The Ferguson issue is still a concern for Americans

Police in riot gear at Ferguson protests. Photo Courtesy of Jamelle Bouie (Wikimedia Commons)

By Saba Partovi

A steady rain dampened an already gloomy Ferguson, Missouri on Monday, November 24.

It had been four months after the death of 18-year-old Michael Brown and most of America was anxious for the grand jury’s decision on whether to indict police officer Darren Wilson, 28,  who had fatally shot Brown in August.

After several months of deliberation, the grand jury decided not to indict Officer Wilson at 11:00 p.m. eastern time.

The grand jury, whose job was to decide if Officer Wilson is guilty of the crime or not, spent approximately seven hours on November 21 before reconvening on Monday, November 24.

Ever since the initial shooting on August 8, the city of Ferguson has been knee-deep in chaotic riots. Brown’s death prompted weeks of demonstrations and a response from the police that included tear gas and rubber bullets.

Confrontations between protesters and law enforcement officers continued even after Governor Jay Nixon deployed the Missouri National Guard to help stop the unrest.

“Everyone’s on edge. There’s a lot of anxiety” Cipriano Medina, a 39-year-old architect who was visiting friends in Ferguson said in an interview with CNN.

Much of the protest in Ferguson centers on law enforcement.

In addition to focusing on criminal justice racism, protesters have complained about the shooting investigation itself, and have alleged that police have been heavy-handed and provocative during demonstrations.

“We are not indicting a man. We are indicting a system,” Malcom London, a leader in the Black Youth 100, which has been organizing Chicago protests, said to a crowd of 200 people gathered near the Magnificent Mile shopping district in Chicago.

In order to make their voices heard, protesters fill the streets of Ferguson and also other large cities such as Boston and Los Angeles to show their resentment towards the justice system.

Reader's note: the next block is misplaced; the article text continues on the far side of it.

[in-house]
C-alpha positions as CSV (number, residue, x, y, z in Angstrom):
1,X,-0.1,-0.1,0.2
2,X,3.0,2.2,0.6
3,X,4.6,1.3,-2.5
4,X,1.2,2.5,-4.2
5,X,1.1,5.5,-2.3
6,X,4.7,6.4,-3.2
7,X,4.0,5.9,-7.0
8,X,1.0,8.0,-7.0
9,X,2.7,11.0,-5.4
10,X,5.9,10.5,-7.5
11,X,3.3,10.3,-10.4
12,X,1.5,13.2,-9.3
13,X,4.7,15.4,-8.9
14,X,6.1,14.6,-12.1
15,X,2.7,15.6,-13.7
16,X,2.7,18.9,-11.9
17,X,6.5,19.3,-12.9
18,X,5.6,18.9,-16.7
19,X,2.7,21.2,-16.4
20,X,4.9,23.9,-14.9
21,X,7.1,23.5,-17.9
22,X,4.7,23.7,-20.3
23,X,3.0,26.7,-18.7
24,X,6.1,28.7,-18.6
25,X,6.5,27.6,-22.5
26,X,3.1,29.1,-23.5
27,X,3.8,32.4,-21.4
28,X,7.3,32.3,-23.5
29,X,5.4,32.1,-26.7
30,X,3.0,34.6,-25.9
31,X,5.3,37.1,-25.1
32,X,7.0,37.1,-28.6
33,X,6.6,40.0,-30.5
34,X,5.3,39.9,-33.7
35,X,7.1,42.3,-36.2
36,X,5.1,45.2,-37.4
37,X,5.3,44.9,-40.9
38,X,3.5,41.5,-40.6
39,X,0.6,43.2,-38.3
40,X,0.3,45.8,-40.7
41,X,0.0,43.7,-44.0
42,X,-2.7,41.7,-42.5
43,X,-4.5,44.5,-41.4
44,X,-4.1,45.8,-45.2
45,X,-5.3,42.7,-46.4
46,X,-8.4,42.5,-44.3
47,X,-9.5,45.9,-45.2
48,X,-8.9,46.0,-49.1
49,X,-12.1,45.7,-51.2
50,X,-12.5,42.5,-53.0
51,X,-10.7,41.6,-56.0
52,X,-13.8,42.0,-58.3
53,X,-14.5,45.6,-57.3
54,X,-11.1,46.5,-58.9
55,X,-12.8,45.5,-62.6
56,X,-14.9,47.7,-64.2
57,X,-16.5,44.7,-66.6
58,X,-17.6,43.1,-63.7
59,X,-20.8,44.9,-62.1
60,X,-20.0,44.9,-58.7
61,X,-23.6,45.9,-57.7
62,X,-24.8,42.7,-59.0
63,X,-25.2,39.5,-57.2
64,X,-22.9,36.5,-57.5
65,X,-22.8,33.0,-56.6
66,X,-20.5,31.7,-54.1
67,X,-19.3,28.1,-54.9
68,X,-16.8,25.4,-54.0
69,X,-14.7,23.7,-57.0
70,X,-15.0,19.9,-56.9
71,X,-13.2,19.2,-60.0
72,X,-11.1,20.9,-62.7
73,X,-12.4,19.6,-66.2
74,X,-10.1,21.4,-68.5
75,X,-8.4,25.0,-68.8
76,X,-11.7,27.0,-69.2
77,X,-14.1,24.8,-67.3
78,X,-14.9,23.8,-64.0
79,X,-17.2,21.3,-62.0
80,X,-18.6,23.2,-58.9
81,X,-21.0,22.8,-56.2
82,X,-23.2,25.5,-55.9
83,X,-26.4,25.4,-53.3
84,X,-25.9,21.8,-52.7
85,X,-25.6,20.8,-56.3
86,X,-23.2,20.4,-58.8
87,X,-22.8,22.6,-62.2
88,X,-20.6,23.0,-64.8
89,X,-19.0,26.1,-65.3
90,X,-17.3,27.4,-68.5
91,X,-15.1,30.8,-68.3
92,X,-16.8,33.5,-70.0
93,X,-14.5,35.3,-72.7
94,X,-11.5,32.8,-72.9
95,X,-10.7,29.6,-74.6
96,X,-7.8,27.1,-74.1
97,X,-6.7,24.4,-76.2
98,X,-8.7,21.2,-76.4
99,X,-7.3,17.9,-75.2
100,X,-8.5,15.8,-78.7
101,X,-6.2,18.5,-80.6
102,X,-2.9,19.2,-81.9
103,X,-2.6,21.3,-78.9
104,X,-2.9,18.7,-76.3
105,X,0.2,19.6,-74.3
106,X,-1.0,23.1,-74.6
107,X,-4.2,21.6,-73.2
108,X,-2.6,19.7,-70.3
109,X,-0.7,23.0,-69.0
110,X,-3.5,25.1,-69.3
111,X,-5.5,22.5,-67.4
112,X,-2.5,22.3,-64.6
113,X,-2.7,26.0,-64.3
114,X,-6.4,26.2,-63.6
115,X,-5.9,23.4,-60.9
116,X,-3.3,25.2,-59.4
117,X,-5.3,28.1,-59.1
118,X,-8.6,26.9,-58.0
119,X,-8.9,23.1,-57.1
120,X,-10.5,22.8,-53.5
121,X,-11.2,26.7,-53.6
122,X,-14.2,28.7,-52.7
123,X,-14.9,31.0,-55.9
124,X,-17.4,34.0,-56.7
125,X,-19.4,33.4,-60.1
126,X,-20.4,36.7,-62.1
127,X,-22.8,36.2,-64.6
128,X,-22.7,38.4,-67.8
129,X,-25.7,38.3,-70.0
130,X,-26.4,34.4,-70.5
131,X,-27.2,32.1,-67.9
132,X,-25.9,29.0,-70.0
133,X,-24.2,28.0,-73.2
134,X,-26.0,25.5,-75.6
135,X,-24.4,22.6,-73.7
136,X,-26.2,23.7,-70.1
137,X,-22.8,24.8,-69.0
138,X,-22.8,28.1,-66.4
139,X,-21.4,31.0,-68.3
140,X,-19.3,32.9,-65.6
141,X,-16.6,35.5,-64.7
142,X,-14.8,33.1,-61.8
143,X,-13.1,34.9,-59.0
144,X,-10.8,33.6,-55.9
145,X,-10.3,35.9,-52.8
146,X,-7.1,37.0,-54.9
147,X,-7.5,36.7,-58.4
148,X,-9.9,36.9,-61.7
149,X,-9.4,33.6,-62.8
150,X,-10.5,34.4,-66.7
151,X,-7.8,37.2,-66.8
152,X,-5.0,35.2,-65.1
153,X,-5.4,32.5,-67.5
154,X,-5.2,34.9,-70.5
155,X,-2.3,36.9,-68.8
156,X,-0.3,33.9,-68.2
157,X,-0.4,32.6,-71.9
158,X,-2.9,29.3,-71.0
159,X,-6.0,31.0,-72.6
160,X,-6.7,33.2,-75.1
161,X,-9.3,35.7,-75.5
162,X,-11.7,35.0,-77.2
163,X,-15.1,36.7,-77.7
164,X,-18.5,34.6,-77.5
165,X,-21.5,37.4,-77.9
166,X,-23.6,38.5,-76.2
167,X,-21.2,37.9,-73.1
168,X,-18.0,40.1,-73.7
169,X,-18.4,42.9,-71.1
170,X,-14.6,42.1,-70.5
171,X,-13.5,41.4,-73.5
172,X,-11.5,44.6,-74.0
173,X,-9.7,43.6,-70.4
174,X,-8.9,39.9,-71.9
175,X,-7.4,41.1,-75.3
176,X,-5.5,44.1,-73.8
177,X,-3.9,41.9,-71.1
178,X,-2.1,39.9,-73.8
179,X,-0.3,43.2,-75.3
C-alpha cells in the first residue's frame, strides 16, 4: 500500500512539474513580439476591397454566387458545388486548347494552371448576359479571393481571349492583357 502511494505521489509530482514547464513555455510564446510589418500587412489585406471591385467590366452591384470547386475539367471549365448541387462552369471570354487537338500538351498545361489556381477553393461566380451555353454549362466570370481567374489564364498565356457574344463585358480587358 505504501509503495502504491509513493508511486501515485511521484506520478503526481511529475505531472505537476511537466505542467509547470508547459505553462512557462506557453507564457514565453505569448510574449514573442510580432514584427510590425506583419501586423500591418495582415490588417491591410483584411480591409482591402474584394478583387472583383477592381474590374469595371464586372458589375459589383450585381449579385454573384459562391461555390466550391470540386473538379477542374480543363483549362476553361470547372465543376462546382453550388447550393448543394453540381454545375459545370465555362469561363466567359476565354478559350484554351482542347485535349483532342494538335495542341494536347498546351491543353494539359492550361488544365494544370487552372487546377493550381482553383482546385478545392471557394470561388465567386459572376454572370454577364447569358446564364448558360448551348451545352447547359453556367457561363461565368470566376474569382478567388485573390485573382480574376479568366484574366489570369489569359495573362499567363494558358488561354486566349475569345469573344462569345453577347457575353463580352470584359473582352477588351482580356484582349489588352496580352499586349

According to CNN, some clashes with police have turned violent and at least 155 arrests have been made before the grand jury’s decision and about 61 other arrests after that.

Authorities, community leaders, political activists and Brown’s father, Michael Brown Sr., have all called for peace after the violence became so rampant around the country.

On Friday, November 21, President Barack Obama added his voice in the appeal to stop the rioting.

“This is a country that allows everybody to express their views, allows them to peacefully assemble, to protest actions that they think are unjust. But using any event as an excuse for violence is contrary to rule of law and contrary to who we are,” Obama told ABC News in an interview broadcast on November 21.

Despite the president’s pleas, however, unrest still continued after the jury’s decision.

Security had been increased ahead of the decision, with Missouri mayor calling a state of emergency on November 17.

National Guard troops and extra Federal Bureau of Investigation agents were called to Ferguson the night of the indictment decision.

A dozen buildings were burned down and there was constant gunfire, looting, vandalism, and destruction throughout cities.

In any case, whether Wilson is guilty or not, law enforcement in Ferguson is positive that the protests over racial justice will not end anytime soon.

Wilson resigned five days after the grand jury decision, wishing to protect the safety of fellow officers in the Ferguson Police Department.


Author: Plaid Press

Granada Hills Charter High School newspaper

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